Biology professor studies bacteria in Antarctic station

There were more than 300 applicants for this year’s Antarctic biology course.

Jeannine Aquino

Imagine a place where the snow is but a light blanket covering the ground and where the sun hasn’t disappeared across the horizon for months.

While many Minnesotans might find such a place too good to be true, a BioTechnology Institute assistant professor can honestly say he’s been there.

Jeffrey Gralnick, an assistant professor in the department of microbiology, has returned to the University after a monthlong stay in Antarctica. Gralnick was one of 21 people chosen by the National Science Foundation to study integrative biology and the adaptation of Antarctic marine organisms.

“It’s a great opportunity for him as a beginning professor,” said BioTechnology Institute Director Ken Valentas. “It’s a broadening experience for him.”

Each year the foundation opens its facilities in McMurdo Station on Ross Island to a select number of graduate students, post-doctorate level researchers and junior faculty members, according to a National Science Foundation Web site. McMurdo is the largest U.S. scientific station in Antarctica and is the site of the Albert P. Crary Science and Engineering Center, a state-of-the-art laboratory complex.

Gralnick said there were more than 300 applicants for this year’s Antarctic biology course. While a majority of those selected are from the United States, a National Science Foundation news release stated that countries such as the United Kingdom, Spain, Germany, Canada and the Netherlands also were represented.

Gralnick said he decided to apply for the program because he was interested in furthering his research on Shewanella, a type of bacterium found throughout the world in aquatic environments. He wanted to study a particular strain of bacterium called Shewanella frigidimarina.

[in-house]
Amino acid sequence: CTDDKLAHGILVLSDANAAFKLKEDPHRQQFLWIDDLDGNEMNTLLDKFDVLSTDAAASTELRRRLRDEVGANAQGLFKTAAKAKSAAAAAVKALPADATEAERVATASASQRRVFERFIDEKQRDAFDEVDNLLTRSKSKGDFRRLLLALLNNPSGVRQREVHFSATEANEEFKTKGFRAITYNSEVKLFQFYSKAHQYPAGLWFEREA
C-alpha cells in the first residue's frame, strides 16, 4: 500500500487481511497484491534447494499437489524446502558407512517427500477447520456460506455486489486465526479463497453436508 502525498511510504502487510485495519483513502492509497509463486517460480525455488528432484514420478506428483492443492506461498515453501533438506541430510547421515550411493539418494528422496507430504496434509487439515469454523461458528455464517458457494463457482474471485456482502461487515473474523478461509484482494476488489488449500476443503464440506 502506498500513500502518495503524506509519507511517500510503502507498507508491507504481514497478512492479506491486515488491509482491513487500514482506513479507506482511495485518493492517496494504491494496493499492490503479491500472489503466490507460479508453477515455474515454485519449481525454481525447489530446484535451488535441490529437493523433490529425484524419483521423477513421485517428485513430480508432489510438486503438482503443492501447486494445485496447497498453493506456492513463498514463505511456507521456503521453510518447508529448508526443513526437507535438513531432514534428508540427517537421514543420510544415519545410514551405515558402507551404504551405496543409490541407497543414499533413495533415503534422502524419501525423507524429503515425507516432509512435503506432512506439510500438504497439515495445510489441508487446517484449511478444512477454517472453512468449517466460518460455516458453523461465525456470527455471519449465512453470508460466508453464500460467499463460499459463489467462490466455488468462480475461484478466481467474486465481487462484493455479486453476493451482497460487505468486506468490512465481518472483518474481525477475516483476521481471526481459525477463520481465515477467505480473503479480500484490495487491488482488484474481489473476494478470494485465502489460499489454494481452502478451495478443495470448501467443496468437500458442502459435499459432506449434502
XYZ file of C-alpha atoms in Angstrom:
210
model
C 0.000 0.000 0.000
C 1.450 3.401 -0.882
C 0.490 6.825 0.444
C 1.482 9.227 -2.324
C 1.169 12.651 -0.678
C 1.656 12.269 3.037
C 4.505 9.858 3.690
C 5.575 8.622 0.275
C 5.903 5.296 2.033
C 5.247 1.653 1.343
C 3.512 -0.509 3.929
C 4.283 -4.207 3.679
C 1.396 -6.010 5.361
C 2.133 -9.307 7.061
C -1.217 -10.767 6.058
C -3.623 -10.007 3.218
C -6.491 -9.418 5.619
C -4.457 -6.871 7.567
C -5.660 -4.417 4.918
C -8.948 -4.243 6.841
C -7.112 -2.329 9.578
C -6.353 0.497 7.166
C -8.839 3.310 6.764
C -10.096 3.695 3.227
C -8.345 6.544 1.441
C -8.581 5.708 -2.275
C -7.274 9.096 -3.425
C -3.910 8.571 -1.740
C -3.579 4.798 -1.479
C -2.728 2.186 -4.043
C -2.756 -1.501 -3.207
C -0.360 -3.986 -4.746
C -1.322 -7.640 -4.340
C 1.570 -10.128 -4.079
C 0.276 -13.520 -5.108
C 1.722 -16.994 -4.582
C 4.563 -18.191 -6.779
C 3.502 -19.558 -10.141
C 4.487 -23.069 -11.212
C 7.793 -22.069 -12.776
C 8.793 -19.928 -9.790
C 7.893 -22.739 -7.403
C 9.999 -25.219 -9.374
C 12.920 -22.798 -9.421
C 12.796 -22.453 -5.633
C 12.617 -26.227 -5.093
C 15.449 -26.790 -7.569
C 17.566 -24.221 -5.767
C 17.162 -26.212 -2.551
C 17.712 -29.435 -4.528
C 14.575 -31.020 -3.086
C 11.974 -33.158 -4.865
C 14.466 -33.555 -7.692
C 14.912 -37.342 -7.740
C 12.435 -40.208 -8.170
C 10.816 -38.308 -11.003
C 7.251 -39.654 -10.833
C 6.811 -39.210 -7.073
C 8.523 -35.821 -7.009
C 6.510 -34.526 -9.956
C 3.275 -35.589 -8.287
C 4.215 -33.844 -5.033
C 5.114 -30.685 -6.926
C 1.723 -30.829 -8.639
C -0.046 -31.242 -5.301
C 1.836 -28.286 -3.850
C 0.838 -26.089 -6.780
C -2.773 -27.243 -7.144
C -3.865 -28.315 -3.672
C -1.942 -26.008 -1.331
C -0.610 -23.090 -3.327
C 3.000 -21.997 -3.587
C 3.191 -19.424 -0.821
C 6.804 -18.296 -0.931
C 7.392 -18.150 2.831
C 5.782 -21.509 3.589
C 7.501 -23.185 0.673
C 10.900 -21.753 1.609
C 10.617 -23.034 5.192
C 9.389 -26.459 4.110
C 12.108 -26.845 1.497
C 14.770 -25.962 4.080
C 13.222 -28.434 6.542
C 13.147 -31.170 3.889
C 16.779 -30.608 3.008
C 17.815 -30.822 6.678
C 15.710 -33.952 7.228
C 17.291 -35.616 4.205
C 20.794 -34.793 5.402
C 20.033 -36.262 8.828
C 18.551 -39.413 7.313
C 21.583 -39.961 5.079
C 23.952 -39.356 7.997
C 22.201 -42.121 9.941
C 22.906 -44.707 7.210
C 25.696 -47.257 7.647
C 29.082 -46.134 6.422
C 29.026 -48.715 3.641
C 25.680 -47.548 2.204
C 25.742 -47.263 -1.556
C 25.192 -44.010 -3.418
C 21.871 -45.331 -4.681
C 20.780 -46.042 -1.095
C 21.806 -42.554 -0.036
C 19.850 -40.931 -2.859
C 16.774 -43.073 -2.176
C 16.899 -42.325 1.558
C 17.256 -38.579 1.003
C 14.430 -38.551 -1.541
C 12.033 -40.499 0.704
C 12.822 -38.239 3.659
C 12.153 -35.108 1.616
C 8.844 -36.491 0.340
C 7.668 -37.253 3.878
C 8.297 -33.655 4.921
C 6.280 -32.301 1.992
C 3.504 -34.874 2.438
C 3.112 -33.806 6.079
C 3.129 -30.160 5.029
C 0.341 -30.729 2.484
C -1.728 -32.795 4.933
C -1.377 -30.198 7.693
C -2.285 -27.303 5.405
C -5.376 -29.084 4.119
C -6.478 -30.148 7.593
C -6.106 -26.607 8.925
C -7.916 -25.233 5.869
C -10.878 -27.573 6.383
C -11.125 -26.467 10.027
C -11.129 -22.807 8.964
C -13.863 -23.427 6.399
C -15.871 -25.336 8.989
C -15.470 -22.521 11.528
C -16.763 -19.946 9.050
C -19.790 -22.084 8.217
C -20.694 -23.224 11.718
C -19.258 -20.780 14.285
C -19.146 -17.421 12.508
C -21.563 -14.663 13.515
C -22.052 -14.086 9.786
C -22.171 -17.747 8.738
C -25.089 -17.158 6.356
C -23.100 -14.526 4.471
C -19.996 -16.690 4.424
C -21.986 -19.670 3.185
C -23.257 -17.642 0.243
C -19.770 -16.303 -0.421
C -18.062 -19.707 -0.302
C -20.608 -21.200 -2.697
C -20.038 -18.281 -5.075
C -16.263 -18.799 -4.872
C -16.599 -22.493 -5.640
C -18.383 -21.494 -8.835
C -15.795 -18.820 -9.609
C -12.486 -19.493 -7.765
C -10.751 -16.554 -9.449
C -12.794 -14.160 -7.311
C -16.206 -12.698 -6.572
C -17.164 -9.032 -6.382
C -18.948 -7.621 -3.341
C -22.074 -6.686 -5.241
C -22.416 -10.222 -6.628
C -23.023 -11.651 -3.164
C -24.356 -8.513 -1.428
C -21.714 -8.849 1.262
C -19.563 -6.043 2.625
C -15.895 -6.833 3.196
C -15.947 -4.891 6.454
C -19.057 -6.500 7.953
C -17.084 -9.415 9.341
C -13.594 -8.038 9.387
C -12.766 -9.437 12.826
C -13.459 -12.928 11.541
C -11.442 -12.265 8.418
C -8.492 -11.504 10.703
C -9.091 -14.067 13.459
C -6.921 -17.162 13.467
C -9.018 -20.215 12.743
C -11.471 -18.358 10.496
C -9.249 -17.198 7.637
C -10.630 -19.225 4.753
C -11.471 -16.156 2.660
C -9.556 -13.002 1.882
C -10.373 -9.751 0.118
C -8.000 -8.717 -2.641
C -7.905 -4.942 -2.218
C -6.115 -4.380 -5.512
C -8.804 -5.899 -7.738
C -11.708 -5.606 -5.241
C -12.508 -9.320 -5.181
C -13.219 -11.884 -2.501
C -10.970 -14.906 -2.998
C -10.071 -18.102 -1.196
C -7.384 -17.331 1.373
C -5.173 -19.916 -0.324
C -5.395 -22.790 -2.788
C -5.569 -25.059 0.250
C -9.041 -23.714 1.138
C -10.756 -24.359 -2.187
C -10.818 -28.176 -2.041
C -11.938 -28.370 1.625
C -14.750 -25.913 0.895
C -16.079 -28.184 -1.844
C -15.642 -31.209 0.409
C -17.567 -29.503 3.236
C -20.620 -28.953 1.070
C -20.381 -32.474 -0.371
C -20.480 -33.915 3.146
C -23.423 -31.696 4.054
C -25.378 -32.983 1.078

“Shewanella can breathe oxygen like we can,” he said. “But they can breathe a lot of insoluble minerals, like rocks, as well.”

Gralick said he is interested in what exactly the Shewanella strain is breathing in Antarctica to allow it to survive in colder weather.

“My interest is less in physical ” how it works,” he said, “but more molecular ” what genes are required for the process to work.”

Gralnick arrived at McMurdo Station on Jan. 6. Traveling for about 24 hours, Gralnick passed through Los Angeles and New Zealand before arriving in Antarctica.

Gralnick described his home base as a “small city.” There were three bars, a two-lane bowling alley and a “pastry chef who made good desserts,” he said.

“It doesn’t feel like you’re in Antarctica when you’re in McMurdo Station, except that it’s always light,” Gralnick said, referring to Antarctica’s 24-hour daylight in the summer, which lasts from October to February.

However, Gralnick said, once McMurdo Station is no longer in sight, it tends to feel more like Antarctica.

“There’s ice and a lot of white,” he said. “That’s pretty much it.”

In a weekly blog posted on a BioTechnology Institute Web site, Gralnick said he was successful in isolating Shewanella from his cultures.

He was excited that the first of the five bacteria he eventually found were Schewanella.

“That was just lucky,” he said.

Gralnick has since brought the samples to the University and is conducting tests.

Helping him is first-year microbiology, immunology and cancer biology graduate student David Sukovich.

“The plan is for me, using these transposable elements or pieces of DNA, to insert it in the genome and see if I can change its ability to grow in certain colder environments,” he said.

Gralnick looks fondly on his experience.

“It was a lot of work,” he said, “but definitely worth it.”